Sharon Spielman touches on thermal fluid changeout safety.

Though data refers to scalding by hot water, it shows just how sensitive skin can be to temperature. When performing changeouts of heat transfer fluids, consider the potential for workers to be exposed to the hot fluid.
Wouldn't it be convenient if you could pull your thermal fluid heaters into a bay to have the oil changed, and 10 minutes later they would be up and running again? Unfortunately, it's not as simple as that. Changing the heat transfer fluid in a thermal fluid heater can be a dangerous task. This “Safety Zone” series focuses on the safest ways to change the fluid in your thermal fluid heaters.

According to David Dowlen, assistant service manager at Heatec Inc., Chattanooga, Tenn., the key to a successful thermal fluid install or change lies in the job being performed by a trained technician, engineer or project manager.

“These individuals would, or should, know to check for percent fluid expansion, system volume requirements, expansion tank volume, etc.,” says Dowlen, who has more than 22 years experience in servicing heaters that use heat transfer oil.

First and foremost, Dowlen says, the customer should acquire a copy of the material safety data sheet (MSDS) for the fluid that is being used in the system.

The MSDS will cover the following:

  • Product and company identification.
  • Composition/information on ingredients.
  • Hazards identification.
  • First aid measures.
  • Fire-fighting measures.
  • Accidental release measures.
  • Handling and storage.
  • Exposure control and personal protection.
  • Physical and chemical properties.
  • Stability and reactivity.
  • Toxicological data.
  • Ecological information.
  • Transport and disposal information.
  • Regulatory information.

The MSDS must be readily available to any employee. Dowlen explains that it is up to the individual company or end user to develop a standard for any employee that would be involved to ensure the safe handling of any heat transfer fluid, whether it is petroleum, glycol or synthetic based.

Doug Irvine, engineering manager, thermal fluids, at Petro-Canada Lubricants, Mississauga, Ontario, says that an additional consideration is thermal protection in case the fluid is still hot enough to cause burns. “That might not be obvious because MSDSs are written considering the fluid is at room temperature when handled,” Irvine says.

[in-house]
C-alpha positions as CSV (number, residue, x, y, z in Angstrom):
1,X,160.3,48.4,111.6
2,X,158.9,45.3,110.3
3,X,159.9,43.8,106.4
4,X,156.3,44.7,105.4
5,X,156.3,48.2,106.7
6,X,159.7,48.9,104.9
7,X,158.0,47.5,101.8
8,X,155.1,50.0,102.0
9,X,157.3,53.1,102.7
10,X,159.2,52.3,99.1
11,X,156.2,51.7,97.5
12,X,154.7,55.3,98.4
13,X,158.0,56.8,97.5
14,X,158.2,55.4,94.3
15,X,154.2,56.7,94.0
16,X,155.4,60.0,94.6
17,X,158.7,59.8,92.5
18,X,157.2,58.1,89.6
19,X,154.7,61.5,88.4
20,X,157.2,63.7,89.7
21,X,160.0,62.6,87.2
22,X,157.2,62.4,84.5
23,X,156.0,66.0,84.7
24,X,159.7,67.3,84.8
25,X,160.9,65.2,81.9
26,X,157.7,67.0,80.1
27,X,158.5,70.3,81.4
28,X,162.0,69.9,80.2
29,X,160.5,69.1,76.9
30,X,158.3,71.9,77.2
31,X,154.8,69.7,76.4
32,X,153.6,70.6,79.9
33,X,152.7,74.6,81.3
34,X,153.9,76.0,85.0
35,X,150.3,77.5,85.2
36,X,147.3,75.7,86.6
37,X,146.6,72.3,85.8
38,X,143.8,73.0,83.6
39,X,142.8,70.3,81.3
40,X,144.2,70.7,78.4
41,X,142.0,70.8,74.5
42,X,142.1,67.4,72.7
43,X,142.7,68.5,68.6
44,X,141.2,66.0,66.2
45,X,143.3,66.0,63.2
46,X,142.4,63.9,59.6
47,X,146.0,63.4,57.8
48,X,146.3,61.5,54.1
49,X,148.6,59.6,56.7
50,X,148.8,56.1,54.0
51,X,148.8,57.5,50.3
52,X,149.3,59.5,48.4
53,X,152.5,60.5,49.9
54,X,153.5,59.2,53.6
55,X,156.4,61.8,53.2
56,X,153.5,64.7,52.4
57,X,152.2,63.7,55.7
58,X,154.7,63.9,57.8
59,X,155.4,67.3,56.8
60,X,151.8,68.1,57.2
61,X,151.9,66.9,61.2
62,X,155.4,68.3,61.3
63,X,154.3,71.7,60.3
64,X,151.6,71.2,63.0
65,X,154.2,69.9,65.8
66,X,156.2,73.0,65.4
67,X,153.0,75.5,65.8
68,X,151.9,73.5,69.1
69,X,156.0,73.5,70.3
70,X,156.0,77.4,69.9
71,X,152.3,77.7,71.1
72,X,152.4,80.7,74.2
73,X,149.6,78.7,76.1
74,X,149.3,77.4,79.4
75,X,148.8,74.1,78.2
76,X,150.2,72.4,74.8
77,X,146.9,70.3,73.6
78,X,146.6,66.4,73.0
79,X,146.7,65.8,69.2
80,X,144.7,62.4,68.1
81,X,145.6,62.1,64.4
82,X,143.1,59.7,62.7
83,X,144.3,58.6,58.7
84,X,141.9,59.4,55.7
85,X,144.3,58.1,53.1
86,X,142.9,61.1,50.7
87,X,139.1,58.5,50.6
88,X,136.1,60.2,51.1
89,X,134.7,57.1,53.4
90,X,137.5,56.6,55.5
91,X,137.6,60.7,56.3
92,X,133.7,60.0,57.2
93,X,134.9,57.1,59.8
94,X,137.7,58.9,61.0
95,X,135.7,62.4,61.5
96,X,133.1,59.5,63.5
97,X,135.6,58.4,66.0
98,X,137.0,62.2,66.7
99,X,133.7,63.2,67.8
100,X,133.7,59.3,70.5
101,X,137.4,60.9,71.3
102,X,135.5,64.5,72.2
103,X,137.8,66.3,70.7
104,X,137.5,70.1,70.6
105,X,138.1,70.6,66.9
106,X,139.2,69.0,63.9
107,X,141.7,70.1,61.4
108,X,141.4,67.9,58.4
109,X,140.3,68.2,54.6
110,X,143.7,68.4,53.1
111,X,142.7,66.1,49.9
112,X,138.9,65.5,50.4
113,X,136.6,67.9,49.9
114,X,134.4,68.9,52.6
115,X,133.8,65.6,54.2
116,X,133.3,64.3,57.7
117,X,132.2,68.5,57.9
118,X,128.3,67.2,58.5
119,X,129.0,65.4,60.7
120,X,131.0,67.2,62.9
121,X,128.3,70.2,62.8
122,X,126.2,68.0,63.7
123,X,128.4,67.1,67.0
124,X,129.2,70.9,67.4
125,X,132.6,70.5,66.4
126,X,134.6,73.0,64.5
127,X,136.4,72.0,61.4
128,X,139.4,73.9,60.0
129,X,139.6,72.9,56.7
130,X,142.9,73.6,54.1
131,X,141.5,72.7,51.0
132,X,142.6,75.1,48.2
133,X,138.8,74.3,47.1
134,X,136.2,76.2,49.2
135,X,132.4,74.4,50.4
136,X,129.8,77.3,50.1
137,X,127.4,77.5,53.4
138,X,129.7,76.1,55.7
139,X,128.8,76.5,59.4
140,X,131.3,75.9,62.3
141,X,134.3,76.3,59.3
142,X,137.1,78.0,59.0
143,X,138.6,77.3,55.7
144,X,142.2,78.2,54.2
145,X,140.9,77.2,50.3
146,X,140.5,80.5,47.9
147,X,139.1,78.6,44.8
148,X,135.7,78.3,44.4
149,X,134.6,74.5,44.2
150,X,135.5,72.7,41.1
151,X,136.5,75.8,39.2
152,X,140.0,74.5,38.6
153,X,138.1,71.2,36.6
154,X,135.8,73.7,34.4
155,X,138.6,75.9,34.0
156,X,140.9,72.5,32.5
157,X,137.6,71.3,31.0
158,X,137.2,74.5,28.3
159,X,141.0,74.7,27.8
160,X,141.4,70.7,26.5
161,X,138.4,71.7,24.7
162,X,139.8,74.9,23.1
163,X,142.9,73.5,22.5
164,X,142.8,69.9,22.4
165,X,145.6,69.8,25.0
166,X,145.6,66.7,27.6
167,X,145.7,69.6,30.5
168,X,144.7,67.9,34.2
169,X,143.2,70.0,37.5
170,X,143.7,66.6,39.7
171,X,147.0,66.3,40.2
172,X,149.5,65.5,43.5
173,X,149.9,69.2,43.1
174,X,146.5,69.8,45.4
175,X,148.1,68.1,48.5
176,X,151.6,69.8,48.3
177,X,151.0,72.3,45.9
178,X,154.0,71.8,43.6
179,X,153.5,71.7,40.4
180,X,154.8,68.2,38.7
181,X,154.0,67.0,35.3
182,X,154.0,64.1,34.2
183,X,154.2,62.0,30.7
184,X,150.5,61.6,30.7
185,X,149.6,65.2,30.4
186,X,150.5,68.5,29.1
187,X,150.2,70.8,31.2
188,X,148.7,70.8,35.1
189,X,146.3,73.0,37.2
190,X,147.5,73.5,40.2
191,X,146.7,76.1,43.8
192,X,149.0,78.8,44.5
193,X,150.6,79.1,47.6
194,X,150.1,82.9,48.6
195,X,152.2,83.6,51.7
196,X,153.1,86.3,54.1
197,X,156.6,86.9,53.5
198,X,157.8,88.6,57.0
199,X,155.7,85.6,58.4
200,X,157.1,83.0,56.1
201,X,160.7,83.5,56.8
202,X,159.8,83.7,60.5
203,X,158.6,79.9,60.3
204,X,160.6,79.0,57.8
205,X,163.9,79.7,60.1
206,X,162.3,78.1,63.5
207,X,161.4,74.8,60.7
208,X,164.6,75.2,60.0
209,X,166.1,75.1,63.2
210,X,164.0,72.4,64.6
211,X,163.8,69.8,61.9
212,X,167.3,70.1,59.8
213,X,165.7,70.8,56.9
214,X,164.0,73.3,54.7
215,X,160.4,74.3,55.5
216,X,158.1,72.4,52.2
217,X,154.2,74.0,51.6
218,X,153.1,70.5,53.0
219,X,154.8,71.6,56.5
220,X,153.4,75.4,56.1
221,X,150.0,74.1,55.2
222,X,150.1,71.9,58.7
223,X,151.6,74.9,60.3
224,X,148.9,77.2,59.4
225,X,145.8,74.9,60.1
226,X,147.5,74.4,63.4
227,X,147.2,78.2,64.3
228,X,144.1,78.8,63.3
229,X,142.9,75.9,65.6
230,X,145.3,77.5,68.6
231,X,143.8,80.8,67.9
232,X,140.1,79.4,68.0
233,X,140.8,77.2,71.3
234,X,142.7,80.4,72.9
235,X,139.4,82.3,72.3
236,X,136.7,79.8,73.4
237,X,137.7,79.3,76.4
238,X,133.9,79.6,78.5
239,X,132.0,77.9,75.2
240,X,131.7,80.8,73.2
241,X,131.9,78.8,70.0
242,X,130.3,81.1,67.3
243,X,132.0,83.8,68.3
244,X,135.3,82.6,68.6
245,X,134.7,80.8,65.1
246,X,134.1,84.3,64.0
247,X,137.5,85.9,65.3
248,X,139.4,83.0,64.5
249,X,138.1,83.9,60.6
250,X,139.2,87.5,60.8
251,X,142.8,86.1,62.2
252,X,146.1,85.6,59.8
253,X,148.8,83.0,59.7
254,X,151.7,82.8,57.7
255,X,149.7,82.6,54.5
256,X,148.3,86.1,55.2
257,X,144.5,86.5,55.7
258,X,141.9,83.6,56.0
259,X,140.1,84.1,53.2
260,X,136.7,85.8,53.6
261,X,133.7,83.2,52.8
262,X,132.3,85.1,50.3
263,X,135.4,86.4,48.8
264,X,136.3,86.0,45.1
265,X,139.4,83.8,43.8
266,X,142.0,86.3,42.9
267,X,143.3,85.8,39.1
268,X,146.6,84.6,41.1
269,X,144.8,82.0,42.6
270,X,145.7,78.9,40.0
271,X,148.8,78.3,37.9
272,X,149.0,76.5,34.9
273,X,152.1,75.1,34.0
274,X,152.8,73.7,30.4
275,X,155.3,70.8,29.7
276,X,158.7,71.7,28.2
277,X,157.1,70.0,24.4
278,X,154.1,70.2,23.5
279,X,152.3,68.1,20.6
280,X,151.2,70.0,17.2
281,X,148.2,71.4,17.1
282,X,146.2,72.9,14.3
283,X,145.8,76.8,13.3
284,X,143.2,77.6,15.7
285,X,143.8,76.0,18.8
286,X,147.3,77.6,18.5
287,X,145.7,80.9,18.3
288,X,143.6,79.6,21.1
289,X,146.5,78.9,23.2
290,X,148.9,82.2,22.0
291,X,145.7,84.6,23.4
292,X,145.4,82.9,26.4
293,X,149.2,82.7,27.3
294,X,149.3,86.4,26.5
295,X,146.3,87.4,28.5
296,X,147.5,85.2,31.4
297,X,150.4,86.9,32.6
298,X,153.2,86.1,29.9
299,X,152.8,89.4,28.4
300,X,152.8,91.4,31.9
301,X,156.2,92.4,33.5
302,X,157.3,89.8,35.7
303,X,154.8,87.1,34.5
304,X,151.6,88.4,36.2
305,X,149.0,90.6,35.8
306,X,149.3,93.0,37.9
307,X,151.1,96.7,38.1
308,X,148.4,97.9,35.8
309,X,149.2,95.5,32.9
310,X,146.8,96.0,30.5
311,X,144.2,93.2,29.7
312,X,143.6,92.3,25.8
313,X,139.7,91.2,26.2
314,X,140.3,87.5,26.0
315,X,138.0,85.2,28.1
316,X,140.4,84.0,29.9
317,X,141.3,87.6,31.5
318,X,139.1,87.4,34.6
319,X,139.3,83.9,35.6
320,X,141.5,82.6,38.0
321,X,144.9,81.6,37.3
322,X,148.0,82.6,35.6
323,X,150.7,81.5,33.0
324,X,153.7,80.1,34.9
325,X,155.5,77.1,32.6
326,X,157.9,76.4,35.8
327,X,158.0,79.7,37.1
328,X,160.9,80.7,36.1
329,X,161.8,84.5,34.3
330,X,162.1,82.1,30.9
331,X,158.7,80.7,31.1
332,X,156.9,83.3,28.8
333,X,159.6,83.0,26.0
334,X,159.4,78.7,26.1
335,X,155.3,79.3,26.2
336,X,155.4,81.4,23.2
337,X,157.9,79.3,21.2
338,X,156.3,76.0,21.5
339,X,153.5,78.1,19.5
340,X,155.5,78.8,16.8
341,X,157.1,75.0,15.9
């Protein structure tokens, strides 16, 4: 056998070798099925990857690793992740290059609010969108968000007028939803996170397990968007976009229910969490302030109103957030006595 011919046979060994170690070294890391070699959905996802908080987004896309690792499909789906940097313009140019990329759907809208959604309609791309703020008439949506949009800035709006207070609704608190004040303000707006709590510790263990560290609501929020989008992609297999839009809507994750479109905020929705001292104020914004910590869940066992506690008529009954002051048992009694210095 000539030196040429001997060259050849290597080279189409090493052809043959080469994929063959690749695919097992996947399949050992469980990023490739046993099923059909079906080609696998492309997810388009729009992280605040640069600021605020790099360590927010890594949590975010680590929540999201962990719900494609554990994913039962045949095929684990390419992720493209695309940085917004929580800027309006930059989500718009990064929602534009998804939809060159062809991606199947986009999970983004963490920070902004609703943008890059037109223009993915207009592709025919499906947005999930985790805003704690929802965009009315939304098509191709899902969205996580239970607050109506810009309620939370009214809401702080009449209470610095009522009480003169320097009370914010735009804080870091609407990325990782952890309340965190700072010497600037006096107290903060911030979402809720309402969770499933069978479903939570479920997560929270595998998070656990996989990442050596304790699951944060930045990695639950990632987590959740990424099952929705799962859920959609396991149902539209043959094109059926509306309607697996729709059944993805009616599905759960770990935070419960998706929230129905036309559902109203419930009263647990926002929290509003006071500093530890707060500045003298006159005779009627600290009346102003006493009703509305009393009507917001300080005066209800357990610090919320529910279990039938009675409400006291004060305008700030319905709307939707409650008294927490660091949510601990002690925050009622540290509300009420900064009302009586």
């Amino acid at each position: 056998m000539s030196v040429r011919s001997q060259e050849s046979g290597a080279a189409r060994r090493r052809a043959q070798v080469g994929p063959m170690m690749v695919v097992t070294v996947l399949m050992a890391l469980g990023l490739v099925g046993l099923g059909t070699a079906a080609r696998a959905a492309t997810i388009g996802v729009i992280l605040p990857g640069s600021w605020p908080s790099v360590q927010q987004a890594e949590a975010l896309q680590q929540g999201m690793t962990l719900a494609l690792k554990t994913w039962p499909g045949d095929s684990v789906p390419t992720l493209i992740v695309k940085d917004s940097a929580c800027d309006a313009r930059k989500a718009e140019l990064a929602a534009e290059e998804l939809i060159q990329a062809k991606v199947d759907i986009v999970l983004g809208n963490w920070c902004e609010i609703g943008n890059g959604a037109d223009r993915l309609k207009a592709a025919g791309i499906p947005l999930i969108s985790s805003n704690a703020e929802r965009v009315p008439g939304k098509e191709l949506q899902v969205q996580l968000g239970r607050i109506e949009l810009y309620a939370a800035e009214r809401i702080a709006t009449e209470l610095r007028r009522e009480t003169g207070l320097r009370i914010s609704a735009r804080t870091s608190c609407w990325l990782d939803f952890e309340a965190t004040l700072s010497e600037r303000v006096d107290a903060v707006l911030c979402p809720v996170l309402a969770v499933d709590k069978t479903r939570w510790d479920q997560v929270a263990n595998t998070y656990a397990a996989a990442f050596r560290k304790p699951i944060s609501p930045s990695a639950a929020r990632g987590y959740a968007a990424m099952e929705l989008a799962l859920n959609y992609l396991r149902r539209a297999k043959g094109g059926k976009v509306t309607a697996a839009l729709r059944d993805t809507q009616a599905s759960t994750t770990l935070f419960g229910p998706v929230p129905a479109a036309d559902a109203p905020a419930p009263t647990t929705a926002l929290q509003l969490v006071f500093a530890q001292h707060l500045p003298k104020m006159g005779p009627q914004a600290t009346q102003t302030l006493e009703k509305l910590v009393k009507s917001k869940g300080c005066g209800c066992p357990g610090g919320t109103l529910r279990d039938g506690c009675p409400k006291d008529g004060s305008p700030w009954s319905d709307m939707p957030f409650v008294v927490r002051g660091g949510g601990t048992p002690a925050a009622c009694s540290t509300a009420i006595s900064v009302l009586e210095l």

Jim Oetinger, sales director and chief chemical engineer at Paratherm Corp., Conshohocken, Pa., says that the employee should wear gloves that resist heat as well as oil and chemicals. “Draining fluid cold is better from a safety standpoint, but you will leave more residue. The maximum recommended draining temperature for mineral oil is 200oF [(93oC)],” he says.

According to Irvine, the heat source should be shut down and de-energized (see “Safety Zone” lockout/tagout series, March to November 2003). The fluid should be circulated continuously until it has reached a safe temperature for draining from the system. Irvine says that what constitutes a safe temperature depends on whether or not there is a potential for workers to be exposed to the hot fluid. “If there is a significant potential for exposure of workers, then temperatures as low as 120oF [(49oC)] may be necessary.” As a guide to show just how sensitive skin can be to temperature, Irvine provides data on scalding by hot water in table 1.

Irvine also says that care should be taken to ensure that spill containment and cleanup kits are available and that personnel are familiar with their use and company procedures with respect to spills.

Oetinger says to have lots of Oil-dri Nu-Pig oil mats and rags on hand. Both Oetinger and Irvine maintain that appropriate fire extinguishers should be available and in good working order.

Next month (click here to go to Part 2), I will cover the vapor pressure curve, a nitrogen purge system, draining the system, taking advantage of maintenance during changeout and filling the system.

Editor's Note: Neither Process Heating nor any of the sources contributing to this article are liable for the suggestions or recommendations made. As with any engineering project, you need to consider the specifics of your applications as well as local codes and restrictions.